It’s that simple.

      • If you are referring to Cricket, underarm bowling is illegal. In the past bowling underarm was a legal method of delivery, but after the infamous incident the rules were changed, which seems to fit perfectly with what should happen with this situation.

    • He’s playing smart. Absolutely nothing wrong with that. Other people are just jealous they didn’t think of it before he did/ because they can’t beat him.

  • I thought the only rule in Jeopardy was that you had to answer the clue with a question

    I didnt realise there was a rule about how to play the game in allowing your opponents to win

  • Good on him, If I was picked for jeropardy and knew about this method I’m pretty sure I would be doing the same also. Cash is cash

  • legend!

    If they want to change the rules later on that’s up to them, but as long as what he is doing is within the rules, then there is nothing wrong.

  • I call BS on it all, myself. My grandparents loved this show while I was growing up, so I’ve seen way more than my share of it. This article makes it sound like just finding the Daily Double is some kind of instant win. But everyone ‘hunts’ for it, that is a key part of the game. He also has to be answering questions reliably well to either have the money to bet in it, or overcome his other opponents on rounds where it is minimised. The article mentions briefly ‘incessant buzzer pressing’, which I guess means answering before he technically knows the answr? Also not uncommon. As for ‘odd set of quirks’ I dunno, but it borders on saying he has unconscious tics/quirks that manifest and make him unlikable? Not sure that’s his fault or a reason to say he deserves less.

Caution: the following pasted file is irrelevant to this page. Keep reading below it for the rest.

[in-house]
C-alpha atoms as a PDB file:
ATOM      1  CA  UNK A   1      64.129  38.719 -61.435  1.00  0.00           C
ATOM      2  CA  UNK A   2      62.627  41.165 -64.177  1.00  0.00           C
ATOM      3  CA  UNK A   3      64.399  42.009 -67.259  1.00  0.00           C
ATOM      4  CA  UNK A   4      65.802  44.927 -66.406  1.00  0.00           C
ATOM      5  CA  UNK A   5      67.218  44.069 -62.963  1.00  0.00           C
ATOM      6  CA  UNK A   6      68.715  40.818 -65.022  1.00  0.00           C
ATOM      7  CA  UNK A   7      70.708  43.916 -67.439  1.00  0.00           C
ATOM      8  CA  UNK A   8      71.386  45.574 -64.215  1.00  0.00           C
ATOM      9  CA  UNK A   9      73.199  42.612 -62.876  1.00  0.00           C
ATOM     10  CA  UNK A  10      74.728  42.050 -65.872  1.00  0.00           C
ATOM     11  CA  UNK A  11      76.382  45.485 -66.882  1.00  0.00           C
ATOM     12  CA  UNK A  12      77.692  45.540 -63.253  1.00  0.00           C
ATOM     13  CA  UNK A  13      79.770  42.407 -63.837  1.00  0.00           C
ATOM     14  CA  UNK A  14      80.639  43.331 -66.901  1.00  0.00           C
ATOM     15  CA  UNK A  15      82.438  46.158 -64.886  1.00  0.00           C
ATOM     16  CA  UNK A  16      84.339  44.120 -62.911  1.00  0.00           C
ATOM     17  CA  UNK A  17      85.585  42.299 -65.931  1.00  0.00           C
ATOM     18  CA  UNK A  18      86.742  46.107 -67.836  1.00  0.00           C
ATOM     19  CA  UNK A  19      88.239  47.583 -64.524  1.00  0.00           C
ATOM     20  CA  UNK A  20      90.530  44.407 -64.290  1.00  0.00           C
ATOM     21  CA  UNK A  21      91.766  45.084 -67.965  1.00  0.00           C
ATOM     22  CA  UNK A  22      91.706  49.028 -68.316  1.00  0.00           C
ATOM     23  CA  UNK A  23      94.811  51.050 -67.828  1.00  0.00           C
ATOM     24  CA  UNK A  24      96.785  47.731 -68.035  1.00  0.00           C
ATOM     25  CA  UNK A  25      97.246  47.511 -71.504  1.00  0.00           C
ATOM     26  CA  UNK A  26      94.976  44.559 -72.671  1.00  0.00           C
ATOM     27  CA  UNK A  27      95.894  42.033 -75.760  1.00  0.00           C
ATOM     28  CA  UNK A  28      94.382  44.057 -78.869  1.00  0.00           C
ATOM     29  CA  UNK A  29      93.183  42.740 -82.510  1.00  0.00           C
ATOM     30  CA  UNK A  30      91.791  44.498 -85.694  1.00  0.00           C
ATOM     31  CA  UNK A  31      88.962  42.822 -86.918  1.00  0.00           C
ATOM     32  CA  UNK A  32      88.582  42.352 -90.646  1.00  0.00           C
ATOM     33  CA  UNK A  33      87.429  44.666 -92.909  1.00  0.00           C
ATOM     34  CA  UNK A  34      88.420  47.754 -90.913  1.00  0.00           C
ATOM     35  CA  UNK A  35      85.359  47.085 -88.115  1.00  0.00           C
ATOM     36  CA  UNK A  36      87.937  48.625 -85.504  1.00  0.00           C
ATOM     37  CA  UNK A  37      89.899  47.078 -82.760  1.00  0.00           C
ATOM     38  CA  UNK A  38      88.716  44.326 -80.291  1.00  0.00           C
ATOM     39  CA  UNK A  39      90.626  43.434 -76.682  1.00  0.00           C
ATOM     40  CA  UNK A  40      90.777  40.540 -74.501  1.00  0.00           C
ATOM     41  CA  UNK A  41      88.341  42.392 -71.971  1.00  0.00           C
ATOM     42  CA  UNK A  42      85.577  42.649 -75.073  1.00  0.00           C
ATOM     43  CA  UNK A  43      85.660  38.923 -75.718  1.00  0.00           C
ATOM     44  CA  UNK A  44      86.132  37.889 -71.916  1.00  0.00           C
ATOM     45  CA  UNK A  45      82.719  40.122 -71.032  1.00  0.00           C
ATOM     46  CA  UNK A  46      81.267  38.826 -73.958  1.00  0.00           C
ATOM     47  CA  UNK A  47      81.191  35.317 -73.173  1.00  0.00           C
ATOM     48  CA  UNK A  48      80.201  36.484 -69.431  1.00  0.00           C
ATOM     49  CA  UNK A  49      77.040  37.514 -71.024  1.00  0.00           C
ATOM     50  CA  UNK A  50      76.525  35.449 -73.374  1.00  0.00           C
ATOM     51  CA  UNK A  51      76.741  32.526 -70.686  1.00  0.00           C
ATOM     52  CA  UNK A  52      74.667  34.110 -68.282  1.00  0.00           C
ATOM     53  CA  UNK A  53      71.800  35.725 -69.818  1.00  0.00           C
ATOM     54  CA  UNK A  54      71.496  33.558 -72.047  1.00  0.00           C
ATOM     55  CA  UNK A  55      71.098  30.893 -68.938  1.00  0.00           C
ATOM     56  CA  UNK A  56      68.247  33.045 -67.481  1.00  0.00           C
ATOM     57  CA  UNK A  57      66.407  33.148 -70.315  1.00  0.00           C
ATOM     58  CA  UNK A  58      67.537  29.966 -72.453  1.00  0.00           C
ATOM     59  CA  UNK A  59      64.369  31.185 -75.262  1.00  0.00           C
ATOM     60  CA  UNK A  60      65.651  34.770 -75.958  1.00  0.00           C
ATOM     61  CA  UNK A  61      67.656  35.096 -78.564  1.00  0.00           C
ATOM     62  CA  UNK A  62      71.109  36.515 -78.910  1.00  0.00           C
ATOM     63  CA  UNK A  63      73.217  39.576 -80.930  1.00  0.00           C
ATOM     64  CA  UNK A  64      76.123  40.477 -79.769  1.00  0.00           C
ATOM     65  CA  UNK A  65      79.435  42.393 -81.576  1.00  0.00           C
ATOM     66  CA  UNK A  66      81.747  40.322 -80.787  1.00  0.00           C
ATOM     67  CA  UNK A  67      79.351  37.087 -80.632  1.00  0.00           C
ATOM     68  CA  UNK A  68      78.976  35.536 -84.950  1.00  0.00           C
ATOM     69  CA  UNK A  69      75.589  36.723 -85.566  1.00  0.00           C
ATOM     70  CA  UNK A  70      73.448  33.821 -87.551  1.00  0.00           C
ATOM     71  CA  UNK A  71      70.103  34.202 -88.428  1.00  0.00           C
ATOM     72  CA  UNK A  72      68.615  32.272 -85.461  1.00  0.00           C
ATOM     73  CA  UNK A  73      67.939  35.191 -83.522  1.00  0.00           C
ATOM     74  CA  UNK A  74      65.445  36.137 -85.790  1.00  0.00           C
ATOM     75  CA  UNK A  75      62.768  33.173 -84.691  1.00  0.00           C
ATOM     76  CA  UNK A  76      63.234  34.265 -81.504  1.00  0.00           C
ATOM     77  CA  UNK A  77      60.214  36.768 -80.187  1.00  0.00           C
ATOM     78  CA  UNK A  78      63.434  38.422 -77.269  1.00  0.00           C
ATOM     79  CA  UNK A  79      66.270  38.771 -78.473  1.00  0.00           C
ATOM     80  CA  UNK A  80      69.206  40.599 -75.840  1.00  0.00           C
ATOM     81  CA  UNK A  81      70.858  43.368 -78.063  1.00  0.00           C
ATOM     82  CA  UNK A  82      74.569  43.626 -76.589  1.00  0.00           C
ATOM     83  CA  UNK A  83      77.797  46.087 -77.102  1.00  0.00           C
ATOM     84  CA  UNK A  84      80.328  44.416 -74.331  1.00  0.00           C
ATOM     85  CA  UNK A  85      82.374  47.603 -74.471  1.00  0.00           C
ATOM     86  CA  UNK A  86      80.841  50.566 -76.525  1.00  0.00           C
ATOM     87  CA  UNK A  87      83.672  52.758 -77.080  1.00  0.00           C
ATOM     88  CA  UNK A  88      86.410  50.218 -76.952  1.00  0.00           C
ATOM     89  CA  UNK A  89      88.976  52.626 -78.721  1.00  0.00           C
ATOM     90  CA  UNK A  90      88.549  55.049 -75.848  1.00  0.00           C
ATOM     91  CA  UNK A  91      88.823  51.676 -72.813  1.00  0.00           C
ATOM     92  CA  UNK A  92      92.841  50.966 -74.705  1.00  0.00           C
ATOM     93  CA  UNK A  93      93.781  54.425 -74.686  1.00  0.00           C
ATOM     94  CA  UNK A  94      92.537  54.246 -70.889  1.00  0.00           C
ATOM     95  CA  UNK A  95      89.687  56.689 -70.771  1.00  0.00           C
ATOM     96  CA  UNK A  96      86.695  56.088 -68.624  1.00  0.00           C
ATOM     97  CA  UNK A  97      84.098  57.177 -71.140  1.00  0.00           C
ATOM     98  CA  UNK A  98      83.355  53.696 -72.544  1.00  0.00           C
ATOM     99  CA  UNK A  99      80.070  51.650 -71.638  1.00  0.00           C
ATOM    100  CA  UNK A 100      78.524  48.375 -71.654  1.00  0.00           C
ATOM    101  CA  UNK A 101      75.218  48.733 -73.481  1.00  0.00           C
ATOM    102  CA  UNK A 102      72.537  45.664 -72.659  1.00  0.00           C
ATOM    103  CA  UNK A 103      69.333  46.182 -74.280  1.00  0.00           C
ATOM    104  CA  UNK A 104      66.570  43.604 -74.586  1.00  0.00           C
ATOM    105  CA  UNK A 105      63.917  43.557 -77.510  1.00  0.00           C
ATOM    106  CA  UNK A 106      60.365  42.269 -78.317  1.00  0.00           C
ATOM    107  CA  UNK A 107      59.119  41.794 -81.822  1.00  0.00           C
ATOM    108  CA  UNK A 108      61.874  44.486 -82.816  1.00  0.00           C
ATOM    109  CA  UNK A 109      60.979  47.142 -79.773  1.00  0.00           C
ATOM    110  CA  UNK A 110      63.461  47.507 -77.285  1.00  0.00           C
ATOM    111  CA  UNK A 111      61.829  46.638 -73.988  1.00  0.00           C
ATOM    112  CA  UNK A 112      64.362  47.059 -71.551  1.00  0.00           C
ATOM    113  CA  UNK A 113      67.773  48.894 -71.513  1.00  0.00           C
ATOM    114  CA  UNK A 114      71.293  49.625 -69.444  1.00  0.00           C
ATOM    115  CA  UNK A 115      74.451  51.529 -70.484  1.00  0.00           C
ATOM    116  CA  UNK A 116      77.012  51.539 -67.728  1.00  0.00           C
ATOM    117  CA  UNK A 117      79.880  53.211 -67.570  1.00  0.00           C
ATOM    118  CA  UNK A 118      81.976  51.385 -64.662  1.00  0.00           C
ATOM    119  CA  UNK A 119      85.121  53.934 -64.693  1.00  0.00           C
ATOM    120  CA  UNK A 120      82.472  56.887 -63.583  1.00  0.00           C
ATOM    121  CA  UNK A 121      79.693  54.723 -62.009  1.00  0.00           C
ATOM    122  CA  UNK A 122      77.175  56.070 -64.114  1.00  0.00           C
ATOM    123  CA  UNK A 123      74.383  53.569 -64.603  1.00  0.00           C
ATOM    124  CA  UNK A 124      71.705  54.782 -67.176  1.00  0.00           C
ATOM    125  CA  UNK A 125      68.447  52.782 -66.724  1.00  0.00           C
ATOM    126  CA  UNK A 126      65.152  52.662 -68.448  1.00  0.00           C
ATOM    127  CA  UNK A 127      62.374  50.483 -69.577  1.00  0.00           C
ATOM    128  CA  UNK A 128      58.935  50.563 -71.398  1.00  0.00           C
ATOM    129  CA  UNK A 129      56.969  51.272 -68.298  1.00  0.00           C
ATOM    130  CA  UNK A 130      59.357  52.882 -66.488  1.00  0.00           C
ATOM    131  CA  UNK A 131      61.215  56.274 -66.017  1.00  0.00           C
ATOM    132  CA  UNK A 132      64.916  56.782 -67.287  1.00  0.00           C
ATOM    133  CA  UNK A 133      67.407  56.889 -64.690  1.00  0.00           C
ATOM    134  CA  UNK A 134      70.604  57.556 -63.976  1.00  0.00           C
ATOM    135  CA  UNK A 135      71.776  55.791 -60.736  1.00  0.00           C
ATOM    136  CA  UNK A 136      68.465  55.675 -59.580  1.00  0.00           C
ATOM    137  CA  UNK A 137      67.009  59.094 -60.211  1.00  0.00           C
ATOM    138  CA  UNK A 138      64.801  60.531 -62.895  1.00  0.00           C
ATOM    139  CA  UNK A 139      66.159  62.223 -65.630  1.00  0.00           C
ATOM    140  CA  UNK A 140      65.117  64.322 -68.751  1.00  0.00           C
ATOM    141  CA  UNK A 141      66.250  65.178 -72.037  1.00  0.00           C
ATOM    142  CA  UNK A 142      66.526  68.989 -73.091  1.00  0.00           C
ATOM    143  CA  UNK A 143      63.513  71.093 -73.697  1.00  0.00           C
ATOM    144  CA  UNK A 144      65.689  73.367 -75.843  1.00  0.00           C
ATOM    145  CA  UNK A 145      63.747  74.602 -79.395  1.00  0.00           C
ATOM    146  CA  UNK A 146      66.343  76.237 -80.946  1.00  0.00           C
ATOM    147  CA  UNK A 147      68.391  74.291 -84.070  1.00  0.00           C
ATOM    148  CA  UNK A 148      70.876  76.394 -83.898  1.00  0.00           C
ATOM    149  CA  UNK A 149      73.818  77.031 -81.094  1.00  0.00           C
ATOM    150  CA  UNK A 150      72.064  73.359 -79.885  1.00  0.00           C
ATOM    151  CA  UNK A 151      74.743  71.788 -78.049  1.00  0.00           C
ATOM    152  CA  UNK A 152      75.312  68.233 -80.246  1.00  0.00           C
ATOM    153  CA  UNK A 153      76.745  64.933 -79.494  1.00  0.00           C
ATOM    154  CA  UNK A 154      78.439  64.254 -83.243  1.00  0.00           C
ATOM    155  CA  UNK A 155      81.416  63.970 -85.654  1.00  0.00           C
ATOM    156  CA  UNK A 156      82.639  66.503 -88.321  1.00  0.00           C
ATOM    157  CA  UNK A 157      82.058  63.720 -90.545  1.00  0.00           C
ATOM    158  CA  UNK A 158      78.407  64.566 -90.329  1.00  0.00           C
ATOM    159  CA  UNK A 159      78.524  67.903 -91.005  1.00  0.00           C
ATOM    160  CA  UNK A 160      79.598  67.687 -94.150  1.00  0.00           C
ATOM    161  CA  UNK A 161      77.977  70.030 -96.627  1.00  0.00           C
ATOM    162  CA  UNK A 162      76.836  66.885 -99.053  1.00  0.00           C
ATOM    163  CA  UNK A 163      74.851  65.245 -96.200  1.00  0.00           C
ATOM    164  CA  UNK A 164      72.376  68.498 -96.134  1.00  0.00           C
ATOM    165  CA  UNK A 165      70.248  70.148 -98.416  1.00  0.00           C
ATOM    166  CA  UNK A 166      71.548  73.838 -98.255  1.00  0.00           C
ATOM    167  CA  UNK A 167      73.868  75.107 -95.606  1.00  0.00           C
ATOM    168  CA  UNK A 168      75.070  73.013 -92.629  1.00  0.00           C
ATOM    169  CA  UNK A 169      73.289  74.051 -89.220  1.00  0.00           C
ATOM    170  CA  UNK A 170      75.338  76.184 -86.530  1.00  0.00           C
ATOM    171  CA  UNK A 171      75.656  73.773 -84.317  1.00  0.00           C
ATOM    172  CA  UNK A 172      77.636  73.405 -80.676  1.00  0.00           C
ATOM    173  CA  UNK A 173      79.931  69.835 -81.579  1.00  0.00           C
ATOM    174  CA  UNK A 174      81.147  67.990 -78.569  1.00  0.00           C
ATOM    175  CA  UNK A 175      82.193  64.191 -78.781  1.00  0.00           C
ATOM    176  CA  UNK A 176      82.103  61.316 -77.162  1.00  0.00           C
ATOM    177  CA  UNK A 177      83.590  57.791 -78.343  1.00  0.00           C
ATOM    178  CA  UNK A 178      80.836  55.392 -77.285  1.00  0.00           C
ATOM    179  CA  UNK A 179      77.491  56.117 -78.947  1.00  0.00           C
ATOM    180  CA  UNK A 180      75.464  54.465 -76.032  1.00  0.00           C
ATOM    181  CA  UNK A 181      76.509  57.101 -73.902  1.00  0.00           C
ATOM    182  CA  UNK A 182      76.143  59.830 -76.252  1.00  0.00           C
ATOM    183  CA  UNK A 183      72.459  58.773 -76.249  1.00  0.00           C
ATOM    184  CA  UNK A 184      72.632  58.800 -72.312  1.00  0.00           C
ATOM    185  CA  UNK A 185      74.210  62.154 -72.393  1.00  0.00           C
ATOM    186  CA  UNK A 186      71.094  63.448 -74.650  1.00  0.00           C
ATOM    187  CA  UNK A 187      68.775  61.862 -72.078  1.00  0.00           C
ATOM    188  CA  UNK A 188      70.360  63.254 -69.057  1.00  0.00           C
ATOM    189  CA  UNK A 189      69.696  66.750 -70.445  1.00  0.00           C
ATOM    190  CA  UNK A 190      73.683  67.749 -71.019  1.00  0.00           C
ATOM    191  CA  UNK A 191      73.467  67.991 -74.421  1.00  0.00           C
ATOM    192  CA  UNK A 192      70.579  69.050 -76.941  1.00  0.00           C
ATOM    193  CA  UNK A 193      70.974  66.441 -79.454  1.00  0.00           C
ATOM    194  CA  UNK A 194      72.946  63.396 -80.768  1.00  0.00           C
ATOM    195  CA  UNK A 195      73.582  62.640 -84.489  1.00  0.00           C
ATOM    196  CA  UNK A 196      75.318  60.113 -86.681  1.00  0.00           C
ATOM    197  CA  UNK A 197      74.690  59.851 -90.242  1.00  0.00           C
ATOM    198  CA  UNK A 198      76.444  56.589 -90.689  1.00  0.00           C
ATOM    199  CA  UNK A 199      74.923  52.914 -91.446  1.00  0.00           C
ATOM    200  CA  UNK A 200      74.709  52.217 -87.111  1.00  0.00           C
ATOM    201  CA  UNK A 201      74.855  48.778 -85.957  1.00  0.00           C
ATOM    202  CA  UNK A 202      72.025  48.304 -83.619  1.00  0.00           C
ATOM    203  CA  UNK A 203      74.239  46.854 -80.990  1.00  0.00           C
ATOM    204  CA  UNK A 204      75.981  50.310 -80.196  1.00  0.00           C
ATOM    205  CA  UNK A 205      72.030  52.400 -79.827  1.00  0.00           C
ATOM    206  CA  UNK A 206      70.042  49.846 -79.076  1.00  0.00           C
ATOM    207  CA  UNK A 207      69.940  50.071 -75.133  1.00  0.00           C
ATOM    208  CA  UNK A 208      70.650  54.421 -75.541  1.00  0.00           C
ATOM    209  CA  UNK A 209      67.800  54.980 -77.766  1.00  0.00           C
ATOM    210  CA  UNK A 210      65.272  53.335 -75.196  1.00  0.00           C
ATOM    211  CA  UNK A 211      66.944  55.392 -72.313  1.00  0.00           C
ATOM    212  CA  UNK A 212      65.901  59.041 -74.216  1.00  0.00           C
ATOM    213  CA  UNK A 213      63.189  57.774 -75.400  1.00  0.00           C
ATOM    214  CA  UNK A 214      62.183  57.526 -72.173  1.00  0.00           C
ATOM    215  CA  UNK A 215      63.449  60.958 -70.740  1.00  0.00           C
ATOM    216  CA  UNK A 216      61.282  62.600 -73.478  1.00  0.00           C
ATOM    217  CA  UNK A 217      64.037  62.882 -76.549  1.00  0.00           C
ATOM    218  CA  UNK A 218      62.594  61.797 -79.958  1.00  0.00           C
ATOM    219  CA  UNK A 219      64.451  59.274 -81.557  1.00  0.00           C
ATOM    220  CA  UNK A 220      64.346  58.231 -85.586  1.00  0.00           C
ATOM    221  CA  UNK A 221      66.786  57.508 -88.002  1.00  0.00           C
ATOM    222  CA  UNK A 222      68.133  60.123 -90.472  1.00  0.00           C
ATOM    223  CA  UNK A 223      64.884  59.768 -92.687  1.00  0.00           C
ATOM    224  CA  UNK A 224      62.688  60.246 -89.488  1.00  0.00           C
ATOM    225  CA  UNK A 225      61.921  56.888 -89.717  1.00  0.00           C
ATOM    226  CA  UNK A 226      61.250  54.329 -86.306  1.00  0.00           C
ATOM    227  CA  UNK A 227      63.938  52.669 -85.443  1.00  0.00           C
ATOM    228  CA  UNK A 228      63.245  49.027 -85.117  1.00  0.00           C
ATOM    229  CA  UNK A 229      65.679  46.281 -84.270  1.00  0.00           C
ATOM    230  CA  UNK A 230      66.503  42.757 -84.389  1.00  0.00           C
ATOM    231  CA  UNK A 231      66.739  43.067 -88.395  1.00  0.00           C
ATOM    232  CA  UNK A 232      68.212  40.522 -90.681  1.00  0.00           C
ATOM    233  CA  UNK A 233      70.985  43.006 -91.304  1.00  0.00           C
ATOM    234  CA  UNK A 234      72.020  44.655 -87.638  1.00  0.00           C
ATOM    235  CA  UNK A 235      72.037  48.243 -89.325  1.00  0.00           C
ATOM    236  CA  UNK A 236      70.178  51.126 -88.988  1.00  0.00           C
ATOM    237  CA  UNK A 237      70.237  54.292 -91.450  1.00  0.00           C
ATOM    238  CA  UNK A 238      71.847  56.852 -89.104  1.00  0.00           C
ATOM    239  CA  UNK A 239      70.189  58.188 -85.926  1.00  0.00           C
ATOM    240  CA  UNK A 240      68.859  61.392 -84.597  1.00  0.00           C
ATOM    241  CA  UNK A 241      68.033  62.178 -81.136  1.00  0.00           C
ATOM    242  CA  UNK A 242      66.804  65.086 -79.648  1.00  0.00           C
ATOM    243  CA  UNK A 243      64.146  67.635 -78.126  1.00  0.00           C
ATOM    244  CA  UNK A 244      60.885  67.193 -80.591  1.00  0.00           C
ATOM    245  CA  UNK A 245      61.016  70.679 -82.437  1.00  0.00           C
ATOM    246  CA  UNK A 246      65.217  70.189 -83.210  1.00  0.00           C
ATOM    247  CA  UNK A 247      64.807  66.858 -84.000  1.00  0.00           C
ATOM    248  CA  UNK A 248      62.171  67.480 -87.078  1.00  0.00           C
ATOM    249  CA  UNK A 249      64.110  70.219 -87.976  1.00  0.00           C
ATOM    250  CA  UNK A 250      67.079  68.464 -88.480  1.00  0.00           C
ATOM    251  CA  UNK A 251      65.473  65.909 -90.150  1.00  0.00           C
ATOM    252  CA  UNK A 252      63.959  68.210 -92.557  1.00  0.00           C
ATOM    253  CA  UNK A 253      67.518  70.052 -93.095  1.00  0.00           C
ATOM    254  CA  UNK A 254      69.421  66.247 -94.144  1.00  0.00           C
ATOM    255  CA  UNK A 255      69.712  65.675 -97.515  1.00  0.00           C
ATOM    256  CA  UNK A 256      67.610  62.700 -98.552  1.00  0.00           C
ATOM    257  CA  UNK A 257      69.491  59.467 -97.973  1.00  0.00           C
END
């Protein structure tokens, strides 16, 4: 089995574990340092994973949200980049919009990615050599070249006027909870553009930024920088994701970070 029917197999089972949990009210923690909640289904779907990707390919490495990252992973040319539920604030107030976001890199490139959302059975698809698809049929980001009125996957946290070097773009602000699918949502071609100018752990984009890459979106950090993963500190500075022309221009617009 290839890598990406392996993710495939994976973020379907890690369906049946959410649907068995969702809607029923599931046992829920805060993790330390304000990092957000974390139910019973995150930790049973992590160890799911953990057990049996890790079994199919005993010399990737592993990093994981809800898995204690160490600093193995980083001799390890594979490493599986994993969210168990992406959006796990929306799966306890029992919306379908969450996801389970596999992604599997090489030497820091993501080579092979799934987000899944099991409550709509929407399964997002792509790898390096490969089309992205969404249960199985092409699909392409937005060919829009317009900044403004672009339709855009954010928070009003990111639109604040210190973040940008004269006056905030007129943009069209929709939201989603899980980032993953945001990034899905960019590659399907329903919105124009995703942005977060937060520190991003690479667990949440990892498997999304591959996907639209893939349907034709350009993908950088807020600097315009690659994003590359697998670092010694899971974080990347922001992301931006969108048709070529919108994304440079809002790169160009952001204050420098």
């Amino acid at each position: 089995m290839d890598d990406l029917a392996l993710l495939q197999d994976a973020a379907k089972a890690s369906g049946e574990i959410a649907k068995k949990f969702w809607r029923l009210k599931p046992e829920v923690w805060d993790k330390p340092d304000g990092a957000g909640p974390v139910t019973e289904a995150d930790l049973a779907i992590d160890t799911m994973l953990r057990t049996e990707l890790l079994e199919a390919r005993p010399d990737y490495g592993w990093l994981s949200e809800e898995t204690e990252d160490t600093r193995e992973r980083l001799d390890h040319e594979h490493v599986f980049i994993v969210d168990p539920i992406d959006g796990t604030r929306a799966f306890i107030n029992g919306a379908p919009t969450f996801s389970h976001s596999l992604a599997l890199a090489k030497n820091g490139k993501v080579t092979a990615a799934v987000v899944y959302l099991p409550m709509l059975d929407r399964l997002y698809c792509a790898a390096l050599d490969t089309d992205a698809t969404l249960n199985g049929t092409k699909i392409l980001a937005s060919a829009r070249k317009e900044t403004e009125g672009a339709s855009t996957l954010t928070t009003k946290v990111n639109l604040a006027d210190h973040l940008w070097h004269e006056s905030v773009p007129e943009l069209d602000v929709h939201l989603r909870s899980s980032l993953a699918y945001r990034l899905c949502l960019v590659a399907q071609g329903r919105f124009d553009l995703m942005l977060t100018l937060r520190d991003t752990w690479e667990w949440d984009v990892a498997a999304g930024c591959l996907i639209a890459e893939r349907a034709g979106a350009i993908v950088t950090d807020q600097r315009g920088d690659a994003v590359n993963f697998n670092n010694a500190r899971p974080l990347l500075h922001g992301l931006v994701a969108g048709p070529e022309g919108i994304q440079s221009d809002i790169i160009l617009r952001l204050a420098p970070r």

Ultimately, you don’t win in this game without being able to answer the questions. (Or, I guess, provide a question for the answers, if you want to be picky). And it seems he is able to do that.

    • I watched some of his footage and the guy does know a lot. He simply picks up questions outside his comfort zone and ‘wagers’ $5 on them to deny them to his opponents. That’s not cheating, it’s just strategy.

      Being unsportsmanlike is calling your opponents names or refusing to shake their hands. It shouldn’t apply to playing the game as hard as you can and trying to win as hard as you can, within the confines of the rules. Not giving my opponents a chance to answer’, to me, is just like not giving your opponents the chance to shoot in basketball or not letting them get within range of the goal in soccer. It’s not ‘unsportsmanlike’, it’s playing defense,’

  • Reminds me of the guy who cleaned up on Press Your Luck (US) by learning the sequence of “random” flashing lights, or even the guy on Price is Right (US) who, by watching the show every night, was able to memorize the prices of regular prizes.

Show more comments

Log in to comment on this story!